These courses are starting to get a bit redundant but I said I would go through the process so I will finish it.
To evaluate business strategies and outcomes, you need to understand the many ways that firms account for, control, manage, and utilize costs. In this area, you’ll learn about alternative costing methods, and how the resulting cost information can be used for decision-making. One of the base-level options emphasizes performance measurement and executive compensation. Another emphasizes strategic cost management and control. If you already understand cost accounting and alternative methods for determining the cost and profitability of different products, and you have career interests in either management consulting or general financial management, an advanced option emphasizes frameworks for “value-based” management.
This is the old fashioned Cost Accounting course with FIFO (First In First Out) vs. LIFO (Last In, First Out.) In accounting this relates to inventory. In Human Resources, it relates to people. But for course purposes, this is one of those got to take it but don't expect it to be a lot of fun courses. The takeaway from the course should be that there sure are a lot of ways to value something and accounting isn't as precise as one would think. Think Enron here.
On to the fun stuff.
These courses introduce you to the substantive and procedural aspects of marketing management. You’ll learn about analyzing the needs and wants of potential customers, and creating and delivering goods and services profitably. Beyond the base-level option, one alternative uses learning-by-doing (through simulations), with an emphasis on business-to-business marketing; a more advanced option stresses the use of advanced statistical techniques in the practice of marketing.
Well, it should be fun but this doesn't sound fun. It should be fun because this is where you get to play brand manager for Gatorade rolling out a new drink or somebody at P&G rolling out whatever P&G rolls out. But this course has some pretty heavy math code words--substantive, procedural, advanced statistical techniques. Actually, this is not all bad as major marketing companies usually have new MBA's doing a lot of statistical stuff before they do any fun stuff like commercials. Kind of boot camp for new hires.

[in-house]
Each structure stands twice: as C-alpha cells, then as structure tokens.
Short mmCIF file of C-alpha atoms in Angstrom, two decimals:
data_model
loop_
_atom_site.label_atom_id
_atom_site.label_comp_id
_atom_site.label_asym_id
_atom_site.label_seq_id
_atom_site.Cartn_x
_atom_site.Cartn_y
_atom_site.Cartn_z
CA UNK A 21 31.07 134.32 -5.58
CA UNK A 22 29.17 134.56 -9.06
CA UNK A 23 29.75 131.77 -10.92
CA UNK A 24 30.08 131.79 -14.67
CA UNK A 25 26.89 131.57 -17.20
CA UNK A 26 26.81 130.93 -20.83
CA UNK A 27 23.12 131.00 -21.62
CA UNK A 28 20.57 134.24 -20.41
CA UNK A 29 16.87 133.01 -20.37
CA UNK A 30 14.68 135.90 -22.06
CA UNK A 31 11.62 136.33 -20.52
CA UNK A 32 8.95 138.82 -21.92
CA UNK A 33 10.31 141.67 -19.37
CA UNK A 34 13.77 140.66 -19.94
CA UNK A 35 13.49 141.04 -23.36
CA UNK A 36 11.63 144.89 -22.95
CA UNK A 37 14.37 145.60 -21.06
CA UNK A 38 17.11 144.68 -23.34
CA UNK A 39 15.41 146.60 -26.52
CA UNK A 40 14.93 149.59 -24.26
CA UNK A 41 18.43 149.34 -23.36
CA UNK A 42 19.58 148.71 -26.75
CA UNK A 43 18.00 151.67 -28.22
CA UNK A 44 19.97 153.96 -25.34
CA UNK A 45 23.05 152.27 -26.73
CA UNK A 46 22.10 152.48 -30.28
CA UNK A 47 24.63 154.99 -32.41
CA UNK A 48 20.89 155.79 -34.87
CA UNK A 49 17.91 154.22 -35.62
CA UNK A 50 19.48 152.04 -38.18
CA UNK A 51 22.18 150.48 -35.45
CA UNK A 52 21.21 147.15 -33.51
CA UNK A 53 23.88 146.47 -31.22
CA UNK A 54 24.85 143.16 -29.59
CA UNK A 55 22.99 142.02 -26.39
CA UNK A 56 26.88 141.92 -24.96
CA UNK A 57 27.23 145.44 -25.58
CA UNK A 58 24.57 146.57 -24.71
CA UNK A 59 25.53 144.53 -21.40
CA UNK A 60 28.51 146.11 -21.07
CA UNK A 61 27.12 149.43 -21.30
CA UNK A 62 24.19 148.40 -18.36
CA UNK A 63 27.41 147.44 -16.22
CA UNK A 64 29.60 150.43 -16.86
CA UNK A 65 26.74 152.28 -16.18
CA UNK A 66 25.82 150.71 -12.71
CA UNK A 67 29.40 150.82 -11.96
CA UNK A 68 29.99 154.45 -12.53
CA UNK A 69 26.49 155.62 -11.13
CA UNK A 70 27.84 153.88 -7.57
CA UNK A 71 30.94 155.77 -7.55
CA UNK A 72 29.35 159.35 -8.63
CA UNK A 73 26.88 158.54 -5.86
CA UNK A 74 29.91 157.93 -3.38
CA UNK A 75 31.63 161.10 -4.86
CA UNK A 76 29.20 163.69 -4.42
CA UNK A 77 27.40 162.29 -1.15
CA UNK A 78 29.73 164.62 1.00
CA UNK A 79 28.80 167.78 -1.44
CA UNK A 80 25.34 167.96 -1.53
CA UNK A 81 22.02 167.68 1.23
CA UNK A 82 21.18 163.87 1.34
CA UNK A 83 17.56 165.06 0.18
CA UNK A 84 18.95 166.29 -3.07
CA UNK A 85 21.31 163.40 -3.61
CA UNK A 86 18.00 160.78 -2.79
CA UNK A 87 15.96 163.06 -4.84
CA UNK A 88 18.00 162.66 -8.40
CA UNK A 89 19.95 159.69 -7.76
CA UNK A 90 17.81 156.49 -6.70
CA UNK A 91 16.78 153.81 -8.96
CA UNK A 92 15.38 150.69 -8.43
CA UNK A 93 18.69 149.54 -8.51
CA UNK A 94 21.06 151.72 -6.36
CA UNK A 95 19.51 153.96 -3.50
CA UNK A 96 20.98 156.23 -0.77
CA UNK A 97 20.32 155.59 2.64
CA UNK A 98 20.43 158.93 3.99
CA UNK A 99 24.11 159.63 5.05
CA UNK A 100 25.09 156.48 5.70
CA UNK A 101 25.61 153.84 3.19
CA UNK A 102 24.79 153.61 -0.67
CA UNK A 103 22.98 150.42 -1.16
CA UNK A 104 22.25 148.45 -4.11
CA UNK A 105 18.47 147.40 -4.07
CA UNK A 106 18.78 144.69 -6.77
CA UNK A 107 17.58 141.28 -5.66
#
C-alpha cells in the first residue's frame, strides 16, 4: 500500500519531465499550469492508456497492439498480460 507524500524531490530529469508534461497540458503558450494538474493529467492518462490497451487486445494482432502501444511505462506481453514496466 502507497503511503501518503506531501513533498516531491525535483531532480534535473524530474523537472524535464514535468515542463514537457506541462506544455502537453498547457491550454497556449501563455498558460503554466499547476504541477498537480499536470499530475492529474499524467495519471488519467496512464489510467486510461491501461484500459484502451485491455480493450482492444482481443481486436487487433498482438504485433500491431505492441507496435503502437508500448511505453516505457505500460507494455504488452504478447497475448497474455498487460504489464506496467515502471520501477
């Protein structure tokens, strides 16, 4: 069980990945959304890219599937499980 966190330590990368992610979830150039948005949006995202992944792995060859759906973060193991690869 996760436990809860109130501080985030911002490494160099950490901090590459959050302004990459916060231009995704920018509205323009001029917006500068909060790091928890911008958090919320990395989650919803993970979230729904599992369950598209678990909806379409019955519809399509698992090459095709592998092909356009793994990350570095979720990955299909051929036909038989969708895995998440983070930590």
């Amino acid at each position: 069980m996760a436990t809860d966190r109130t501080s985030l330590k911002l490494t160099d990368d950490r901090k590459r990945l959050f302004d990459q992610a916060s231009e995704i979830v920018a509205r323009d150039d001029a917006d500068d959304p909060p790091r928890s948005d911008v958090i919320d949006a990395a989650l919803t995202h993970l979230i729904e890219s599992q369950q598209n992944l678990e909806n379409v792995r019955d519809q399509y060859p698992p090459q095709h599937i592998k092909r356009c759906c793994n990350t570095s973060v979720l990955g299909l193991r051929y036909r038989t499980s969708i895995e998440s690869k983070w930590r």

The dismal science comes next.
The discipline of microeconomics is the foundation of much of what you study in business school, as well as being a tool of analysis of specific market and non-market interactions. The base-level course provides you with the essential frameworks and concepts to study market equilibrium, firm and consumer behavior, and competitive interactions through the lens of microeconomics. More advanced options spend less time on the basics and instead apply those basics to specific contexts, such as auctions, price discrimination, and business strategy. A very advanced option, for students with extensive background, teaches you to analyze difficult microeconomic issues empirically.
There are two economics--micro and macro. Micro, as the name implies, means small like in individuals and companies. Macr0 means big as in government or international economics. Micro concentrates on stuff like consumer income and purchasing decisions while macro does GNP kind of stuff. Get ready for a lot of charts showing behavior. A classic would be the impact of gasoline prices on consumer spending. Some people actually like this kind of stuff but most don't so something to be suffered through.
Just a few to go but this is just the first year. But I'm not going through the second year because it is primarily electives based on the first year courses. So we are almost finished with MBA school.
Side note. One does get some interesting e-mail in this business. Go to this guy's site and let me know if you can figure out what is going on. http://us.f522.mail.yahoo.com/ym/ShowLetter?MsgId=9349_3015896_247507_1428_5700_0_7981_15830_3452982249&Idx=0&YY=11170&inc=25&order=down&sort=date&pos=0&view=a&head=b&box=Inbox